So, as Philippe explained, the role of the state is to manage this transition. And this will be all the more important since we are at the beginning of a new revolution based on artificial intelligence, big data, and the Internet of things. Some authors predicted that 47 percent of jobs in the U.S. were at risk of automation in the next 20 years. Even though these predictions appear very unrealistic, we cannot condone the fact that artificial intelligence will displace or change deeply the nature of many jobs, especially in the service sector. Therefore initial and vocational training policies will be crucial to avoid social breakage.

The energy transition

SEAN SPEER: In Canada, our government has passed legislation establishing the goal of net-zero emissions by 2050. Yet the oil and gas industry is a major source of employment and has been a bulwark against job polarization for the past two decades. It’s important therefore that we’re thinking carefully about labour transition in general and in the context of energy transition in particular. 

PHILIPPE AGHION: Yes. That speaks to another part of the book, in which we discuss the energy transition towards cleaner sources of energy (renewables) when intermediate sources of energy, less desirable than renewables but yet less polluting than coal, are available. A good example is gas or nuclear energy. You don’t want to shut down gas or nuclear at once. Instead, you want to move from coal to gas or nuclear while you invest in making better sources of energy cheaper and more easily accessible. The goal must be to move away from coal as much as you can and then use gas for a while as a transition to investing massively in new innovation, in nuclear fusion, photovoltaic, aeolian, and other renewable energy You should not shut down everything but renewable right away. The challenge is to manage the energy transition so as to make use of the intermediate sources of energy while not discouraging research and innovation in cleaner sources of energy. Indeed there is the danger that moving into intermediate sources of energy might divert research resources from innovating in cleaner sources of energy. For that purpose, you need both, taxes and R&D subsidies.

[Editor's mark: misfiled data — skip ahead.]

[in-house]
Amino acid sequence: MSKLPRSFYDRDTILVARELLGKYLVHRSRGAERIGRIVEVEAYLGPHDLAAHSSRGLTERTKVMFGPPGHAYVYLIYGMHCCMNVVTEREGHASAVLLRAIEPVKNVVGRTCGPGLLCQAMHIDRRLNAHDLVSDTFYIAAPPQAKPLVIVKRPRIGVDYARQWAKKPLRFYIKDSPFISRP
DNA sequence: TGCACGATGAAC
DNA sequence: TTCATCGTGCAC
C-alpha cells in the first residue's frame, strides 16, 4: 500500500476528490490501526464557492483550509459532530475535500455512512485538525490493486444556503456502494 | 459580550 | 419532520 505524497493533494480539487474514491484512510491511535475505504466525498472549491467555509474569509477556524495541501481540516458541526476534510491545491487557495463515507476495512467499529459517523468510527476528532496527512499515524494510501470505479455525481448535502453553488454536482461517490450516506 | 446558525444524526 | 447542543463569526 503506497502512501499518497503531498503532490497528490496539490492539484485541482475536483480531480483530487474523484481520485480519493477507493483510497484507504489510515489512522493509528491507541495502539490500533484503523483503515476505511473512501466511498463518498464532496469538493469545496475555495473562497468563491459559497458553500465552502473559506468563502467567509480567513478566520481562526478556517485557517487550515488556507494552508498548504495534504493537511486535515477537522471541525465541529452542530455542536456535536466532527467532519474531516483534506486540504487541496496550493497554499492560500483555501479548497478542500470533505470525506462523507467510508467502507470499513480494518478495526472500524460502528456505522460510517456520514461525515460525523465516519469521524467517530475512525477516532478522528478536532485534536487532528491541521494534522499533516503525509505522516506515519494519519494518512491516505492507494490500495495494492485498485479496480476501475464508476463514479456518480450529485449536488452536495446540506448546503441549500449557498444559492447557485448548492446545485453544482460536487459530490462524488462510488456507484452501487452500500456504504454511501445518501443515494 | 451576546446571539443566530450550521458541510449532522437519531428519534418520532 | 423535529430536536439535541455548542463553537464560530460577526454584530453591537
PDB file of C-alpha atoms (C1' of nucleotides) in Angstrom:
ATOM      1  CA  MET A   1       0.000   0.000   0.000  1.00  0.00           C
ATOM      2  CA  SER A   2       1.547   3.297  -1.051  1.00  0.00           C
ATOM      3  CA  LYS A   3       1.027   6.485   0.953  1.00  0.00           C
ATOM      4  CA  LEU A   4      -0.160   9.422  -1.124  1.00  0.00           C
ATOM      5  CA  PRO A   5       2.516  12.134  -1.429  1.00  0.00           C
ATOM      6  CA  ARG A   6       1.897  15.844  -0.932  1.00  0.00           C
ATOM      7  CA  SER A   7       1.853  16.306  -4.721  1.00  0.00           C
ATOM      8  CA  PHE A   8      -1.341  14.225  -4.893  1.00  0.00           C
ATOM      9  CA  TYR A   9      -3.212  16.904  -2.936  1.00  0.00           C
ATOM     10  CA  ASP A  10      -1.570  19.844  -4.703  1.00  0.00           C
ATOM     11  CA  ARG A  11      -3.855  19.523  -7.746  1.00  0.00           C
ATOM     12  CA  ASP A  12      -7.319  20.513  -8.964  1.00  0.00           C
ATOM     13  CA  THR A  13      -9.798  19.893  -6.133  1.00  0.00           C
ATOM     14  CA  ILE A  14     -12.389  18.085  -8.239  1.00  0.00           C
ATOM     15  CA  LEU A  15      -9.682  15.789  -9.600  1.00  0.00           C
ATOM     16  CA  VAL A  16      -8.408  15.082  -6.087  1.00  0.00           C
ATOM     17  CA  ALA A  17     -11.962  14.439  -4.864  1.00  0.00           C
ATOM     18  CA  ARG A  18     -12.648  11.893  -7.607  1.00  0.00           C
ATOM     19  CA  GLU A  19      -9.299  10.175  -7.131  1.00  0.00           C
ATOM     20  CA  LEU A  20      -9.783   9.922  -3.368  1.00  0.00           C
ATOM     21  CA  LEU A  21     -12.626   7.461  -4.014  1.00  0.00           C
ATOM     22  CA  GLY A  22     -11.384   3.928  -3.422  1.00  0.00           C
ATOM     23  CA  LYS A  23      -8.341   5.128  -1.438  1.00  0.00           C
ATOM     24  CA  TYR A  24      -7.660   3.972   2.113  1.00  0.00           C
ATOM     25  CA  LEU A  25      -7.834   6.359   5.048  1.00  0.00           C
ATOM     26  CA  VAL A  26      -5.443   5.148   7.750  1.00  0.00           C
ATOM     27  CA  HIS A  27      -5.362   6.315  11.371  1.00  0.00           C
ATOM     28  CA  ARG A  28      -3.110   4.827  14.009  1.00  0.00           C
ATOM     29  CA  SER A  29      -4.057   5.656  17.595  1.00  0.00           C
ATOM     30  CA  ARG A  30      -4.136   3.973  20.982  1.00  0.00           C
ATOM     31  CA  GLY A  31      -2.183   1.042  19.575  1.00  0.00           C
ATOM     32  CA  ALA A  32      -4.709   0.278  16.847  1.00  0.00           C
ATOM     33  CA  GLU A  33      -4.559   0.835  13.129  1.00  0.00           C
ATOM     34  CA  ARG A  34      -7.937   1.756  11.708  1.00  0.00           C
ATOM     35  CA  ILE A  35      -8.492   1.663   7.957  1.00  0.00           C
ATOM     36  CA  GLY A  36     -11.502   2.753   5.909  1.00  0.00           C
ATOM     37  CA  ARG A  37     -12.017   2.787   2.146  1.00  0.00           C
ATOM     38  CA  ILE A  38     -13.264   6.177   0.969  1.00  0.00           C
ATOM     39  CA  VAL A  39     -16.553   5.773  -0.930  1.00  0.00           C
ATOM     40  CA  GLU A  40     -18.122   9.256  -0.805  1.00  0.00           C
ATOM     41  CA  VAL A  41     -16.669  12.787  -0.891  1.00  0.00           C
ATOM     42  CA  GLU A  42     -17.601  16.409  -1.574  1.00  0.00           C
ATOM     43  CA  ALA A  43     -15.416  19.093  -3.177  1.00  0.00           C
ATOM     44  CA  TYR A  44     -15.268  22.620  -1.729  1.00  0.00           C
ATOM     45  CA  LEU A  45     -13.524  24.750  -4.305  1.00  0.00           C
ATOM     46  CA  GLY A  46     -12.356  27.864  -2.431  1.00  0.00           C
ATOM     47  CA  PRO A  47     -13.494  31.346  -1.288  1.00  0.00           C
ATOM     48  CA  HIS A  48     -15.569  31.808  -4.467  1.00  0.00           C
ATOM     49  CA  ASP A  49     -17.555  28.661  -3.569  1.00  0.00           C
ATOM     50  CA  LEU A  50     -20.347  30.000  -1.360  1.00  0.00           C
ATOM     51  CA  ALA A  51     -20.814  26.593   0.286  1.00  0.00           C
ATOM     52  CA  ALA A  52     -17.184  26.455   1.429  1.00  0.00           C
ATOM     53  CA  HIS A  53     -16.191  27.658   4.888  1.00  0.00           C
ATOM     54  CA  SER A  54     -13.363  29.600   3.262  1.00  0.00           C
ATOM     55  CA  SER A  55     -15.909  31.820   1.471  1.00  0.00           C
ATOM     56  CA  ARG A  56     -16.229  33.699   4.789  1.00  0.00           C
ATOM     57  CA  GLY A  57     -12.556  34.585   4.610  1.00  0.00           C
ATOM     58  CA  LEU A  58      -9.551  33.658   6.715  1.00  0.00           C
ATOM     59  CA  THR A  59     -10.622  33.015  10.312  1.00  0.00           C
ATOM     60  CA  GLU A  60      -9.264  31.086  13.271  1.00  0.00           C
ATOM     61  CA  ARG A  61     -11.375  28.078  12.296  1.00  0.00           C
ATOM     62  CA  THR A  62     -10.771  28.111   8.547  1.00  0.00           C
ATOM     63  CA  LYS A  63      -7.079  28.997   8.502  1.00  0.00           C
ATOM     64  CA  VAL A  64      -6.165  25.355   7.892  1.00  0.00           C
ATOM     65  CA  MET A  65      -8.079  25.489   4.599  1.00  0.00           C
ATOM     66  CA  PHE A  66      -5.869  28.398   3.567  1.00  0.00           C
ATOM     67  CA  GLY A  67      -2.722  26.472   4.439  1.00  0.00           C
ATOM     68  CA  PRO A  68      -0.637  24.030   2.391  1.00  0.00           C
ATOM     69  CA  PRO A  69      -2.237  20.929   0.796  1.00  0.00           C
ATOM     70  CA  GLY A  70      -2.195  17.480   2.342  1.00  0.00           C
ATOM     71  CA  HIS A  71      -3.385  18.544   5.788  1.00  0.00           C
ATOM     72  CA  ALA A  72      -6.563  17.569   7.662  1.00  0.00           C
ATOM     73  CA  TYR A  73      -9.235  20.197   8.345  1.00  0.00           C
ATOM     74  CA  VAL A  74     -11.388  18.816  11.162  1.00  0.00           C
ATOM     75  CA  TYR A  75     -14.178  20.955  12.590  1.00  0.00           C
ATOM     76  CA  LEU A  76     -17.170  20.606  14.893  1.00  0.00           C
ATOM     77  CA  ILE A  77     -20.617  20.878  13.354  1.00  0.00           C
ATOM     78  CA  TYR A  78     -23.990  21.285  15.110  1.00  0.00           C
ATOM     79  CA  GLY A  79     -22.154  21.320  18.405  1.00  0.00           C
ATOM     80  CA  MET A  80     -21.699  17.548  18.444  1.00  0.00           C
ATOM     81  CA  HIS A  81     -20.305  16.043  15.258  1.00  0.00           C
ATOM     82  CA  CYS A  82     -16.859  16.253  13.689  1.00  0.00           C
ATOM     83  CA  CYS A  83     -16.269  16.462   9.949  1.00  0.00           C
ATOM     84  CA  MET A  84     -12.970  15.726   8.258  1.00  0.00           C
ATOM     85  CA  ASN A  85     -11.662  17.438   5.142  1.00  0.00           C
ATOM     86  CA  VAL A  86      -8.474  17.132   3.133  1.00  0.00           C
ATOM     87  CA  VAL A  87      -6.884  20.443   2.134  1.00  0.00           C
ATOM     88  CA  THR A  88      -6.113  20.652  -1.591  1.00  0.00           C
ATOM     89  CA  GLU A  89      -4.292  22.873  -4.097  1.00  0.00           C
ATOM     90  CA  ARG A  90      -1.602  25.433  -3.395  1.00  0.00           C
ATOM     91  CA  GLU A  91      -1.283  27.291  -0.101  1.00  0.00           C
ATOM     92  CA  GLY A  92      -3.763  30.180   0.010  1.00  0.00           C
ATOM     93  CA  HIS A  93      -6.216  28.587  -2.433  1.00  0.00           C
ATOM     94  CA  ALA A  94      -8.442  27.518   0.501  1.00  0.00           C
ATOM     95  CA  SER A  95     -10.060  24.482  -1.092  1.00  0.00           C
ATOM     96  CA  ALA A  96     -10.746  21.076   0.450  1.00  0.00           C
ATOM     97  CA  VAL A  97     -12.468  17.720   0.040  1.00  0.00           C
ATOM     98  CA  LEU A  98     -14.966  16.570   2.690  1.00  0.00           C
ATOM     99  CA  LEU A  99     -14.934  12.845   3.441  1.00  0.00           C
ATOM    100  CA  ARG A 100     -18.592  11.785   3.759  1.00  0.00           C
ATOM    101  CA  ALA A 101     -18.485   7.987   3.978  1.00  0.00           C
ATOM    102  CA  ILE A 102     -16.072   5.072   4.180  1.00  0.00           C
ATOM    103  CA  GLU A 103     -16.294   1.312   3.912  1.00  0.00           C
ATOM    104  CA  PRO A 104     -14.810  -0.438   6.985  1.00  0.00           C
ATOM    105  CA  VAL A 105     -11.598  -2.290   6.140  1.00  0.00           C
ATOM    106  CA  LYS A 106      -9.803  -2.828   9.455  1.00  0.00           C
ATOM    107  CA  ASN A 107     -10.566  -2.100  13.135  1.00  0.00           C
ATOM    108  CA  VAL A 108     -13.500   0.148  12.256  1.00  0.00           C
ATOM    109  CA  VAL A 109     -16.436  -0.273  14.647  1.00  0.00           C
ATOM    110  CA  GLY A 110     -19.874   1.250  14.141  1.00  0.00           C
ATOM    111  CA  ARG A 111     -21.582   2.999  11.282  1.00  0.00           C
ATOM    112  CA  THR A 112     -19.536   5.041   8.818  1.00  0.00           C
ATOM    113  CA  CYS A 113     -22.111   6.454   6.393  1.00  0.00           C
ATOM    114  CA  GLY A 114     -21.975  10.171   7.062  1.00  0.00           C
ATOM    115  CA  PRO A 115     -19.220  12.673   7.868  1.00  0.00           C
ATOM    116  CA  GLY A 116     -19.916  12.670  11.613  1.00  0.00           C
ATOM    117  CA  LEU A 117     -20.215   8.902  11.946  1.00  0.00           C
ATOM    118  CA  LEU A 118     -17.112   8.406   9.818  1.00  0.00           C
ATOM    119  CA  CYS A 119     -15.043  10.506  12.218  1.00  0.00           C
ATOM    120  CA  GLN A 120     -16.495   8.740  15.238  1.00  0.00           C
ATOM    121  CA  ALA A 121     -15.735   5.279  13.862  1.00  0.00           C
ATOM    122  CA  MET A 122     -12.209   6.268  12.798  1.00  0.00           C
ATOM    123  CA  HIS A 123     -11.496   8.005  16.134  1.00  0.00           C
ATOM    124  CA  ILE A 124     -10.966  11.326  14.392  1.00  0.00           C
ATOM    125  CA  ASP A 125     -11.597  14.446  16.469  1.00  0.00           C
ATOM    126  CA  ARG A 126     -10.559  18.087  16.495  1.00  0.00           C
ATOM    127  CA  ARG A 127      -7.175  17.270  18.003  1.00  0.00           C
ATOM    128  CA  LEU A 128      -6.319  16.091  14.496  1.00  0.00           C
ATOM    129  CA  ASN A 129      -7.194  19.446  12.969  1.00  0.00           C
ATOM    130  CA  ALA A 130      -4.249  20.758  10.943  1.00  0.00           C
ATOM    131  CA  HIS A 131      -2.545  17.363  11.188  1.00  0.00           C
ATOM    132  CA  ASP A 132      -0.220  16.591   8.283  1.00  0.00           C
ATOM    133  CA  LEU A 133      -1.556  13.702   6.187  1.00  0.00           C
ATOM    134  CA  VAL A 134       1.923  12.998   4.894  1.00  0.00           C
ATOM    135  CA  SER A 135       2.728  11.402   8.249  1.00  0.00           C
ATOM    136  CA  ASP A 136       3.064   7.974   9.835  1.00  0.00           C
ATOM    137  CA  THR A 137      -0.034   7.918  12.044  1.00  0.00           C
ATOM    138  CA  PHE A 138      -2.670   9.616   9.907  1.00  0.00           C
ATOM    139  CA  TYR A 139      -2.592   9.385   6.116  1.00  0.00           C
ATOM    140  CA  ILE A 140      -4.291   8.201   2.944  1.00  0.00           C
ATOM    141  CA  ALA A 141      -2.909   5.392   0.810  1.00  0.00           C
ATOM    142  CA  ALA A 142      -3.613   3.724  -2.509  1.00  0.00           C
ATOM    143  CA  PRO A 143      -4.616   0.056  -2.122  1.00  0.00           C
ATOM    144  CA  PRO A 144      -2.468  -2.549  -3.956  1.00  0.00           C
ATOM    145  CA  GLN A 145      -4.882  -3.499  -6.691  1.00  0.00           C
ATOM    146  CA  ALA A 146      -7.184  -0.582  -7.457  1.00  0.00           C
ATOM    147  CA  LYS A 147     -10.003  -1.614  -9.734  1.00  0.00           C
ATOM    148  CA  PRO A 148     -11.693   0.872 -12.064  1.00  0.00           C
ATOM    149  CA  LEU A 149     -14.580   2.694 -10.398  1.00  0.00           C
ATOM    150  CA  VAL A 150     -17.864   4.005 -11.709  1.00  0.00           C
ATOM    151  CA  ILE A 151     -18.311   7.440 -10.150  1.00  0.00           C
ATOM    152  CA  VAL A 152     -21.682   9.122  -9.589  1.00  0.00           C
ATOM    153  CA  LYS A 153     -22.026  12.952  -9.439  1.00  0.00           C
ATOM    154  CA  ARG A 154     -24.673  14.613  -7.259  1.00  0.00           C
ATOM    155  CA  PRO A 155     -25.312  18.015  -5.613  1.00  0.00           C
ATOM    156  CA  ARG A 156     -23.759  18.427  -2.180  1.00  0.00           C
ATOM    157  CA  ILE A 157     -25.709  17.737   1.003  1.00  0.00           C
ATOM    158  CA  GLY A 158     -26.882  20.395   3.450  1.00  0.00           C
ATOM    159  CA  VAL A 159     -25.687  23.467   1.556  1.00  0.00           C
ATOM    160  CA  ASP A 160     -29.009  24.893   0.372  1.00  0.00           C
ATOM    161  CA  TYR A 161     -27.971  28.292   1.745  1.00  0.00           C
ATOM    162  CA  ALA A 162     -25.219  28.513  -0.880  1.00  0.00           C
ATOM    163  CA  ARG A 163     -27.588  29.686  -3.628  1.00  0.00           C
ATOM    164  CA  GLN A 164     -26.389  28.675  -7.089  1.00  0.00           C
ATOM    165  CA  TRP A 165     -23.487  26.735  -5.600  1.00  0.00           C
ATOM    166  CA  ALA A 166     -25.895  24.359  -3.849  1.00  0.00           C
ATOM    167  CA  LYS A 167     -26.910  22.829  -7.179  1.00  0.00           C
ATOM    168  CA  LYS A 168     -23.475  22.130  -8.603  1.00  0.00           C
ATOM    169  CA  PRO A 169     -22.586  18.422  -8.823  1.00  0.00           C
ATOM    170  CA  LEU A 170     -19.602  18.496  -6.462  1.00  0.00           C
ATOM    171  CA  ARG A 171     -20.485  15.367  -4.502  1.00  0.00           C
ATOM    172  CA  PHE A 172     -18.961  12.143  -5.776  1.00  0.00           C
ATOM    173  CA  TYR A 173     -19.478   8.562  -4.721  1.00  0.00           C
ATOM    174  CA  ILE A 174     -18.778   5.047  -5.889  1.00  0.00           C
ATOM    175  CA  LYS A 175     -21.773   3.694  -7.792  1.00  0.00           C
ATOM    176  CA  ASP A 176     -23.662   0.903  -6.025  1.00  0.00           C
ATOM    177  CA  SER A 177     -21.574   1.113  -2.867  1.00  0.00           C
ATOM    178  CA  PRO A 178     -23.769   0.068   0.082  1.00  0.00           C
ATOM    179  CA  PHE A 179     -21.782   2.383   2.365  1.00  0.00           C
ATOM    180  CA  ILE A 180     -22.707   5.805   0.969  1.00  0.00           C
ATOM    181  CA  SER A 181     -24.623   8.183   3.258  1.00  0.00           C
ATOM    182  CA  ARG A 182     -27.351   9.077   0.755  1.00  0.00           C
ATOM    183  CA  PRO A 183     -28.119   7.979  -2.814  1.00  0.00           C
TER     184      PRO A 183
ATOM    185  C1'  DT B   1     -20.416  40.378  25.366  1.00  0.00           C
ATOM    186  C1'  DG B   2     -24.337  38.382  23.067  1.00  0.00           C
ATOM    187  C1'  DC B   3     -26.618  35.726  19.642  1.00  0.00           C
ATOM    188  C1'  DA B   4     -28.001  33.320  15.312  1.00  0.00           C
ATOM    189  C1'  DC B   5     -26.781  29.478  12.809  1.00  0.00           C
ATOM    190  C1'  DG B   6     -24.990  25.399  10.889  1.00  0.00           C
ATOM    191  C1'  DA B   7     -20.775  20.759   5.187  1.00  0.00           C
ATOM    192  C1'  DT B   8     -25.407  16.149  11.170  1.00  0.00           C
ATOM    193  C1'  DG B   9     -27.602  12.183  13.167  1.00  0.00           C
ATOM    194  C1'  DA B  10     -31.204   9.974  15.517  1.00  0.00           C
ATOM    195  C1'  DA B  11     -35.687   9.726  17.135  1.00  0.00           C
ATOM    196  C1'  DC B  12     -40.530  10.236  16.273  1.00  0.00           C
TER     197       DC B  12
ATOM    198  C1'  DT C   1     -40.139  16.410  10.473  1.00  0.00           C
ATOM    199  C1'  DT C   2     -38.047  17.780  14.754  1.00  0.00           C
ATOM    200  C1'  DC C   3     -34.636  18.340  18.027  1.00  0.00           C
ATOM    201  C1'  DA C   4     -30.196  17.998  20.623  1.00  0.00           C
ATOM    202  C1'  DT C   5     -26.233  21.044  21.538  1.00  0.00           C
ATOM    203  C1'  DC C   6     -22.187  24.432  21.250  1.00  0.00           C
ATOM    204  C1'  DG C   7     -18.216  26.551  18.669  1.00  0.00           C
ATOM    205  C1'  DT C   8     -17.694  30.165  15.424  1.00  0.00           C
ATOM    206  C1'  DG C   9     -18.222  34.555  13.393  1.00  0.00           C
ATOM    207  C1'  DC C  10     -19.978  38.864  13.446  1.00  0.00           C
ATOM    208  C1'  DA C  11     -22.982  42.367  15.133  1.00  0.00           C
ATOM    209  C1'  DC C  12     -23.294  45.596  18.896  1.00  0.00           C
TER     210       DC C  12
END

CÉLINE ANTONIN: Yes. Not to get caught into the trap. 

PHILIPPE AGHION: The middle energy trap. We have the middle-income trap which we describe in chapter 7, but we also have the middle energy trap. 

But I wanted to go back to a previous question. The reason why the technological revolutions—the steam engine, electricity, and more recently IT—did not lead to mass unemployment is the following: true, each of these revolutions entailed some substitution of manpower by machines; but at the same time they made firms become more productive, and because they became more productive, their market size worldwide increased, and therefore also the demand for labour in those firms. In other words, technological revolutions generated productivity effects which more than counteracted the substitution of manpower by machines.

SEAN SPEER: Well Phillipe, Simon, and Céline, this has been a fascinating conversation. The book is The Power of Creative Destruction: Economic Upheaval and the Wealth of Nations. Thanks for joining me. 

PHILIPPE AGHION: Thank you so much for inviting us.